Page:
When I was young, I got the impression very early that I should go into science and be good at math. It’s actually one of my earlier memories: if I could be good at science, math, or things like it (computers, etc) then I’d be smart and successful. Bottom line: I could make money.
I get angry now when I remember this structural hoodwink. Such bullshit. There’s been various waves of emphasis on science, technology, engineering, and mathematics (STEM) in United States curriculum policy. One of the biggest was during the Cold War after the Soviet Union launched its satellite Sputnik and won the space race. The existence of a strong communist presence in the world had a significant impact on US domestic policy in a number of ways (cf. the Brown v. Board of Education decision, which wouldn’t have happened with out pressure from the communist world).
One of these impacts was funding for science education, specifically to develop the population’s knowledge and skills to make sure capitalism won against communism. That legislation was called the National Defense Education Act.
This Cold War mentality was also helpful in the 1980s when the Japanese car industry gave the US rust belt a serious run for its money. In the midst of an inflation crisis and stagnating production (the famous stagflation moment), Reagan got elected and whipped everyone up into a frenzy about losing our place as a global superpower. A Nation at Risk was published, and, lo and behold, it also called for more funding for science, technology, engineering and mathematics. The Cold War was still happening, but this ideology persisted.
Even since the ‘end of history’ (which has been over for a few years now, lol), while the terrain has changed, this Cold War idea about STEM persists in myriad forms. It’s kind of like what Antonio Gramsci said about the old dying while the new cannot be born. Calls for STEM education are a residual ideological practice left over from another time preventing society from moving on.
The problem stems from jobs
While the rhetoric about STEM is about American hegemony, the material conditions undergirding that rhetoric are STEM jobs. That is, if American students get better STEM education, they’ll get STEM jobs at STEM firms and America will lead the STEM market and thus the world.
But in this (post)neoliberal American economy, which is really an aging and ever-more-rickety ‘globalized’ economy over-reliant on finance, firms aren’t exactly sticking to the plan. Shockingly, they’re more interested in keeping wages as low as possible while producing just enough to keep shareholders happy. And how do they do that? By hiring people from other countries.
Rachel Rosenthal wrote a good piece in Bloomberg titled “Big Tech Wants You to Believe America Has a Skills Gap.” Turns out foreign temporary workers on H1-B downs make up 10% of the tech workforce. Rosenthal contrasts this with the fact that there’s never been more American students graduating with STEM degrees. They’re also getting higher scores than ever before.
The numbers don’t lie: there’s no shortage of people to fill STEM-type jobs, but companies don’t hire them. So we should take any discourse about STEM, jobs, and the threat to American hegemony with a grain of salt.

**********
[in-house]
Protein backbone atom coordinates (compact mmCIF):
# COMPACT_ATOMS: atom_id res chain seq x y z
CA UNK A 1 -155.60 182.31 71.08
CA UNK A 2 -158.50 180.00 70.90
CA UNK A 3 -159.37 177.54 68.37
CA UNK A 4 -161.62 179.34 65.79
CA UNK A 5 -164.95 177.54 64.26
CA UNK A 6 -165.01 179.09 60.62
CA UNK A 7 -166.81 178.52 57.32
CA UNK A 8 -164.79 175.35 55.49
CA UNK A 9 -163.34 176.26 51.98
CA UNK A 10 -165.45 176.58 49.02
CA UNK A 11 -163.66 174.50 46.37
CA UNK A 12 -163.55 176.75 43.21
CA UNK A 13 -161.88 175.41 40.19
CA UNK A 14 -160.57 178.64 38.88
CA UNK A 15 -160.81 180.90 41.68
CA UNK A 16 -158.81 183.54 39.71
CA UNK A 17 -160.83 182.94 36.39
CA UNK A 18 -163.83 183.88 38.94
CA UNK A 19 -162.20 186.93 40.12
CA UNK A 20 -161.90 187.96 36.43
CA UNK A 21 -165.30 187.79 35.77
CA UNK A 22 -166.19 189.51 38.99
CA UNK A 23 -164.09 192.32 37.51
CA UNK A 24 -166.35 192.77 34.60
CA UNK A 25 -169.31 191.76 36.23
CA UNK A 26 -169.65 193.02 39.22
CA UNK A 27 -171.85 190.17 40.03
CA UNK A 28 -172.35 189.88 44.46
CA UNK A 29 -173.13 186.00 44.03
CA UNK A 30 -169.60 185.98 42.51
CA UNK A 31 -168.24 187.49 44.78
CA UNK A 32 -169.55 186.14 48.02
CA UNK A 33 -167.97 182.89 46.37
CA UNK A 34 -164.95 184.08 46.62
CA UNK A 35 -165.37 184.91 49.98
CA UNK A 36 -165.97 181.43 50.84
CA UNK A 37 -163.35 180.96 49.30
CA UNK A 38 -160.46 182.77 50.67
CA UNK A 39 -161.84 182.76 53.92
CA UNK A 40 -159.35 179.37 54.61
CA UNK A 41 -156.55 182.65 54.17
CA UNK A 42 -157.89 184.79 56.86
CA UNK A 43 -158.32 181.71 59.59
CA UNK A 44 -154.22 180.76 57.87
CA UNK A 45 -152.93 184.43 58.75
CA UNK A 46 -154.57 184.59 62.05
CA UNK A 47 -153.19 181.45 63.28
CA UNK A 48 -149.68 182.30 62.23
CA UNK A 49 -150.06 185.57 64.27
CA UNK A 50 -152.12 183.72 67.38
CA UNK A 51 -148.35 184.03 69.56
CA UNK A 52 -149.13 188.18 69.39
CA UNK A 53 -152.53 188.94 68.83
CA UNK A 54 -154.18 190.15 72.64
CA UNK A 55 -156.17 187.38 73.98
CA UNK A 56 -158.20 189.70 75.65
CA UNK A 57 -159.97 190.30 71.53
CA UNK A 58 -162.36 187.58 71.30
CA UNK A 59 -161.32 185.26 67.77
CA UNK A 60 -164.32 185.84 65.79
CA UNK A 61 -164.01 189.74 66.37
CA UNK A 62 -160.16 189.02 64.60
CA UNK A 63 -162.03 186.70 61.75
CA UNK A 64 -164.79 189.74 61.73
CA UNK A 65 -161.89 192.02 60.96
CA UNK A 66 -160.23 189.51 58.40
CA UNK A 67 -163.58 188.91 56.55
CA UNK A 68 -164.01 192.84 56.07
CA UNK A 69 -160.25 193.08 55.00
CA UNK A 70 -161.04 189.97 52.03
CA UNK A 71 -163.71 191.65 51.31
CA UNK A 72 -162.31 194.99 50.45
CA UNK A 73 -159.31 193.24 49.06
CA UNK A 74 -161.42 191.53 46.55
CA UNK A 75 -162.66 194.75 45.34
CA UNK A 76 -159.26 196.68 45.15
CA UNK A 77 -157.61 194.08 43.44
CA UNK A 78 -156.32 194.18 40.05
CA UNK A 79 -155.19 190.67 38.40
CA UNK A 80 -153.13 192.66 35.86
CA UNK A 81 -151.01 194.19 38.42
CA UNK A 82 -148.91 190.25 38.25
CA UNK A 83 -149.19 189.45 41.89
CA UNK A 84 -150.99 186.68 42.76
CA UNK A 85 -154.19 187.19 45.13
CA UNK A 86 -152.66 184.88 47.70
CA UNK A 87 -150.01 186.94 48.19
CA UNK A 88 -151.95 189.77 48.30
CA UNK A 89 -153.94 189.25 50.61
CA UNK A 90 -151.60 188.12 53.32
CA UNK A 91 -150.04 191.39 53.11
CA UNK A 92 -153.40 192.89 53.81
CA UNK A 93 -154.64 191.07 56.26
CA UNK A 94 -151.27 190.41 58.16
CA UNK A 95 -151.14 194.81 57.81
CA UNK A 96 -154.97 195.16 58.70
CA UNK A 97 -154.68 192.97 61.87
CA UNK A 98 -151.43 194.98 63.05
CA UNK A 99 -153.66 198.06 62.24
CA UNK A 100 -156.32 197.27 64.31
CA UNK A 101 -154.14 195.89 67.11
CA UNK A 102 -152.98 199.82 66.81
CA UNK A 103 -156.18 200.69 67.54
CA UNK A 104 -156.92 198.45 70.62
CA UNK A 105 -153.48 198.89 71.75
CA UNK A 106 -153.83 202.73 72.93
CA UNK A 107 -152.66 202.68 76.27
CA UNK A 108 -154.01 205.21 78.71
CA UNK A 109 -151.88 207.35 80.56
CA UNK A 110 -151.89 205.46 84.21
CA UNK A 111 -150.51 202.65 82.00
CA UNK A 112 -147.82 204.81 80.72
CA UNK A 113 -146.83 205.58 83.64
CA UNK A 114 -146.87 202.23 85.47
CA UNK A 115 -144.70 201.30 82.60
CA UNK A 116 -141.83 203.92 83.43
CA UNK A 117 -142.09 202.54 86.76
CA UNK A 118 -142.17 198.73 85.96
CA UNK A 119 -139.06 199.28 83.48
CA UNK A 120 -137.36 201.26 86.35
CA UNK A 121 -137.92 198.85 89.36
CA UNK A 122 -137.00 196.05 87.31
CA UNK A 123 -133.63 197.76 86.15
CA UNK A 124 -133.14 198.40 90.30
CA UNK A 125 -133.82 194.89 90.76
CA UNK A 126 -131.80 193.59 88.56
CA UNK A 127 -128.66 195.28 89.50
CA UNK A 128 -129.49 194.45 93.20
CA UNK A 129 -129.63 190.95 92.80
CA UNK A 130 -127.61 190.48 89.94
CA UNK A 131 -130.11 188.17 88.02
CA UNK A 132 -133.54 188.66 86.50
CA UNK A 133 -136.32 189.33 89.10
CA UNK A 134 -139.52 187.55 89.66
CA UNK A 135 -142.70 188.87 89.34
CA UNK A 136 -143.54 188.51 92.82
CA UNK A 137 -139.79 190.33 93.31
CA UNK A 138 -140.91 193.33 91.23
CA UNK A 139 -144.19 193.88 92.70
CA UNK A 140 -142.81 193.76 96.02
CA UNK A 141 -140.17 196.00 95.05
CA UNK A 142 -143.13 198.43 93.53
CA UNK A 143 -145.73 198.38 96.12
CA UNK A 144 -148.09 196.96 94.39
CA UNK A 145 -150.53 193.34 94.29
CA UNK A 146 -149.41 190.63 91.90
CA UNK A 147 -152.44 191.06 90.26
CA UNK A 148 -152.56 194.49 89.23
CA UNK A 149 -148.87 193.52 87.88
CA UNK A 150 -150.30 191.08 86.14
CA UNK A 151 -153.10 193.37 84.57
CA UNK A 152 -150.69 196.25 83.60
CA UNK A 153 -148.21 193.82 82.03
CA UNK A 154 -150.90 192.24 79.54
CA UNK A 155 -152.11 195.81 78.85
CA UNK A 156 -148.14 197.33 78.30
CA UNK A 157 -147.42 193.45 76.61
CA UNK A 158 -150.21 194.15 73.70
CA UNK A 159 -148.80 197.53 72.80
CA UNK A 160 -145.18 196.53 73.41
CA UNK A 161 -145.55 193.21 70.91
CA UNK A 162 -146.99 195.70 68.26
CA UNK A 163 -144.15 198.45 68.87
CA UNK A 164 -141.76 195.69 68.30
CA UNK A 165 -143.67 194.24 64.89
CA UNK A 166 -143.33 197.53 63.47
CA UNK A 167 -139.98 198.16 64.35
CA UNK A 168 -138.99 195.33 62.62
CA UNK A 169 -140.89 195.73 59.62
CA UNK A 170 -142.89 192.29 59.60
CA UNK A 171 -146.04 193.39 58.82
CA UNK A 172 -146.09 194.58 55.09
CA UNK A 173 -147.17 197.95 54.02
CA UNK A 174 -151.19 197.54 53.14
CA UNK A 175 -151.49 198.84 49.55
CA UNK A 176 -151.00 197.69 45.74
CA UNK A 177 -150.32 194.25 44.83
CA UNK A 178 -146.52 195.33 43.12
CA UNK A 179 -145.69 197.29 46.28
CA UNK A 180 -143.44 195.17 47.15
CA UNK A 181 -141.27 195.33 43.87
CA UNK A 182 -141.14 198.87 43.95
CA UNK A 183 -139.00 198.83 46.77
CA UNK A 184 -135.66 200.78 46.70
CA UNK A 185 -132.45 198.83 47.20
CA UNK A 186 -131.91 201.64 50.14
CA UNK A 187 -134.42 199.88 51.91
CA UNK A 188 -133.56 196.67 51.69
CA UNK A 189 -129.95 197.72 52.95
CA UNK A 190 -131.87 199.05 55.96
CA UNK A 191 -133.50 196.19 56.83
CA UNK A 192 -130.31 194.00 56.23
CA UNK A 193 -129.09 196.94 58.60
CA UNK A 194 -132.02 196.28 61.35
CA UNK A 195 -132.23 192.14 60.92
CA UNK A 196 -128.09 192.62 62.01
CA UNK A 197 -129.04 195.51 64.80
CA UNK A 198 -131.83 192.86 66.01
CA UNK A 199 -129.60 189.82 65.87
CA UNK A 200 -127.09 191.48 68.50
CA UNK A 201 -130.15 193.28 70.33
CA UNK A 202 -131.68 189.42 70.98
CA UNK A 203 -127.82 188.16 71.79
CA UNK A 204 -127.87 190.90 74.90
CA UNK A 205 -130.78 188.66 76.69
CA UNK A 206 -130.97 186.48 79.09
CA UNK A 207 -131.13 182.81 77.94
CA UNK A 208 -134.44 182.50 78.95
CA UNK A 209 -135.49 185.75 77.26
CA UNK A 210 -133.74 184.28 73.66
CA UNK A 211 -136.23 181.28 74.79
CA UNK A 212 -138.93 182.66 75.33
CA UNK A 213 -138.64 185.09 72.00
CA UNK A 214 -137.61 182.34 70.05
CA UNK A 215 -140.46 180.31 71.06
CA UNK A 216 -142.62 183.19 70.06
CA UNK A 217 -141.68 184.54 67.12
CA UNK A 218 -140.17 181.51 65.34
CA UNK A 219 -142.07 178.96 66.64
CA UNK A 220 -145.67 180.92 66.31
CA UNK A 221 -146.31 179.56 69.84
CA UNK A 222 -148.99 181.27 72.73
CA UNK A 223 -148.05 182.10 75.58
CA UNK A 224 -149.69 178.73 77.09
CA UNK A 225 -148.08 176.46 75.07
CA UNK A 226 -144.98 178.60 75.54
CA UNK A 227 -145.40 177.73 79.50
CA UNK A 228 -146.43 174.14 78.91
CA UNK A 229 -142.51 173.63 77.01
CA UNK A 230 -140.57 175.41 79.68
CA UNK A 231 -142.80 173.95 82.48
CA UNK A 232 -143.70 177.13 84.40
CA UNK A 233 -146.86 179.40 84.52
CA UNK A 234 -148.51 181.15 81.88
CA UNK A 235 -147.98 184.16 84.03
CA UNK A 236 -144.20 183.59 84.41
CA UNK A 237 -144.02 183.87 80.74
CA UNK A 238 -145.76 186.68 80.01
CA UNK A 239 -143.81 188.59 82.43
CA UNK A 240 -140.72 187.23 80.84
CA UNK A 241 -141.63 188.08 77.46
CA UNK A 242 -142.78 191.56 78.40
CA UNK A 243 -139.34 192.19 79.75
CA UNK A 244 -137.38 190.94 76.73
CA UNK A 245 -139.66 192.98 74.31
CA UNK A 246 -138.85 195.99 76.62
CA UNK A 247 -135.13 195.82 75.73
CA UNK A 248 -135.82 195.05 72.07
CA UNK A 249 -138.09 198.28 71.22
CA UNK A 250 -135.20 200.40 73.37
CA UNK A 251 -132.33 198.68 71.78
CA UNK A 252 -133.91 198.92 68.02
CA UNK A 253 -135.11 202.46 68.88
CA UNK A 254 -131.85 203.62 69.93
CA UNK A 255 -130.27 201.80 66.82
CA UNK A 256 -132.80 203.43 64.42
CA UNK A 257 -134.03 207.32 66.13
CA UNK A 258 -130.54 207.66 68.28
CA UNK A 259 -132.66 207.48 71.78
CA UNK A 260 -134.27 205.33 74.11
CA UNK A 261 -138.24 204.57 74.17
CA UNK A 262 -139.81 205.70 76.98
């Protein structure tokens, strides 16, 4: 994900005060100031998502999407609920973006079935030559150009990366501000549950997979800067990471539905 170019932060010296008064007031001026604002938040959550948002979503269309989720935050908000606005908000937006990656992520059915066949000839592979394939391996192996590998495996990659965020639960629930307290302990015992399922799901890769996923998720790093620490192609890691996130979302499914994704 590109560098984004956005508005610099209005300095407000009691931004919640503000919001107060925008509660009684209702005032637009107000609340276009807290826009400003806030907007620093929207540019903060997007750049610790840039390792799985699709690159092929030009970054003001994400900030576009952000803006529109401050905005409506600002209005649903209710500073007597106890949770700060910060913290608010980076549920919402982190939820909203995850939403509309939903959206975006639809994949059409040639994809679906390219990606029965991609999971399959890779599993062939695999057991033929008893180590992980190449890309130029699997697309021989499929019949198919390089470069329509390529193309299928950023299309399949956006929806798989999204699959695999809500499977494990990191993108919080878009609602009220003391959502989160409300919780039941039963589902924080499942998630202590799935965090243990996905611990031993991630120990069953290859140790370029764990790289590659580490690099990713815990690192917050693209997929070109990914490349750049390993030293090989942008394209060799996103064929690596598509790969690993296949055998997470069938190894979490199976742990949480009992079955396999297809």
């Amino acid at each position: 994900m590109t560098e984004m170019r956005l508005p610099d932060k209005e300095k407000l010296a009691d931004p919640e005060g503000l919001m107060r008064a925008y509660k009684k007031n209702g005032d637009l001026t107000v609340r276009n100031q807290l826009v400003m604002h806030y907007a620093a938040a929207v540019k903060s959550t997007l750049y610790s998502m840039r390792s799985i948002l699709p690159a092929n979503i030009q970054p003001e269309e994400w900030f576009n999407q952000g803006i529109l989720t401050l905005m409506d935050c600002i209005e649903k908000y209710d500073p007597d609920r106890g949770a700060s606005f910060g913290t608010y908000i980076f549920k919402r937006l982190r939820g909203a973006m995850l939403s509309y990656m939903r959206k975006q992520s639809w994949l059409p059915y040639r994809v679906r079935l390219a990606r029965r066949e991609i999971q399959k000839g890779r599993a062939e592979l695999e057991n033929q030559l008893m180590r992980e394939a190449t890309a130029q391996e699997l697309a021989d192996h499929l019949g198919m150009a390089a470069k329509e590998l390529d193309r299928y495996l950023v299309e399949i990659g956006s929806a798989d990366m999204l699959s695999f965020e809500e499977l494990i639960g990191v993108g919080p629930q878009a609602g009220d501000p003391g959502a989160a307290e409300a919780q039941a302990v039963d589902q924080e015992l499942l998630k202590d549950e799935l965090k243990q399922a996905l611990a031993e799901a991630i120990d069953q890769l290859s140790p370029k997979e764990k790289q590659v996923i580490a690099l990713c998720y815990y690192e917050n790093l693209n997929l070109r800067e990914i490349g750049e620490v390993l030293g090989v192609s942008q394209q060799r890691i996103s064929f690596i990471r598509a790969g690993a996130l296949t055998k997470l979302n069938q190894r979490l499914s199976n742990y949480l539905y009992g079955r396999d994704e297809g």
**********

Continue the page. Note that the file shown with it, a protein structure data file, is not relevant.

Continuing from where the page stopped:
And it should taste pretty salty, because that’s not all. American firms are incentivized to hire non-American workers because they can pay them less. Rosenthal bases her reporting on a study by the Economic Policy Institute that finds:
Sixty percent of H-1B positions certified by the U.S. Department of Labor are assigned wage levels well below the local median wage for the occupation. While H-1B program rules allow this, DOL has the authority to change it—but hasn’t.
Major U.S. firms use the H-1B program to pay low wages. Among the top 30 H-1B employers are major U.S. firms including Amazon, Microsoft, Walmart, Google, Apple, and Facebook. All of them take advantage of program rules in order to legally pay many of their H-1B workers below the local median wage for the jobs they fill.
What does this look like in terms of savings for firms? Rosenthal cites a shocking number from DC:
companies in the D.C. metro area got a 36% discount from the median wage level for the most common certified H-1B occupation (a category of software developers) in the wage bracket for entry-level positions, a difference of $41,746 per employee in fiscal 2019. The discount came to 18%, or $20,863, for the second-lowest bracket. This can amount to billions of dollars of potential savings for employers.
If you could get a 36% discount on your most expensive cost (labor), would you take it? Companies in DC did. And they saved a ton of money.
Coming back to the STEM education ideology, the proof is in the pudding: calls for STEM education are bullshit, but a specific kind of bullshit. It’s a bullshit that sounds good for politicians playing to their bases, probably older middle class-types who are stuck in Cold War politics, still ginned up from tax revolts during the stagflation crisis, and don’t really look into the details.
Socialists should know better. The truth is the opposite: there are a lot of students studying STEM, they’re more successful at this than ever, but there aren’t enough jobs for them when they graduate. Why? Companies have an incentive not to give American graduates jobs because it’s cheaper to hire temporary foreign workers, which federal policies encourage. Firms can and do save a lot of money by not hiring STEM graduates from the US.
Don’t get me wrong, this isn’t an anti-immigration argument. What I’m saying is that the whole STEM ideology in education–that we need to focus on STEM, better STEM programs, more STEM funding, more STEM graduates, etc– is basically a dead muscle in a gangrenous limb on the dying body of globalized, neoliberal, finance capitalism.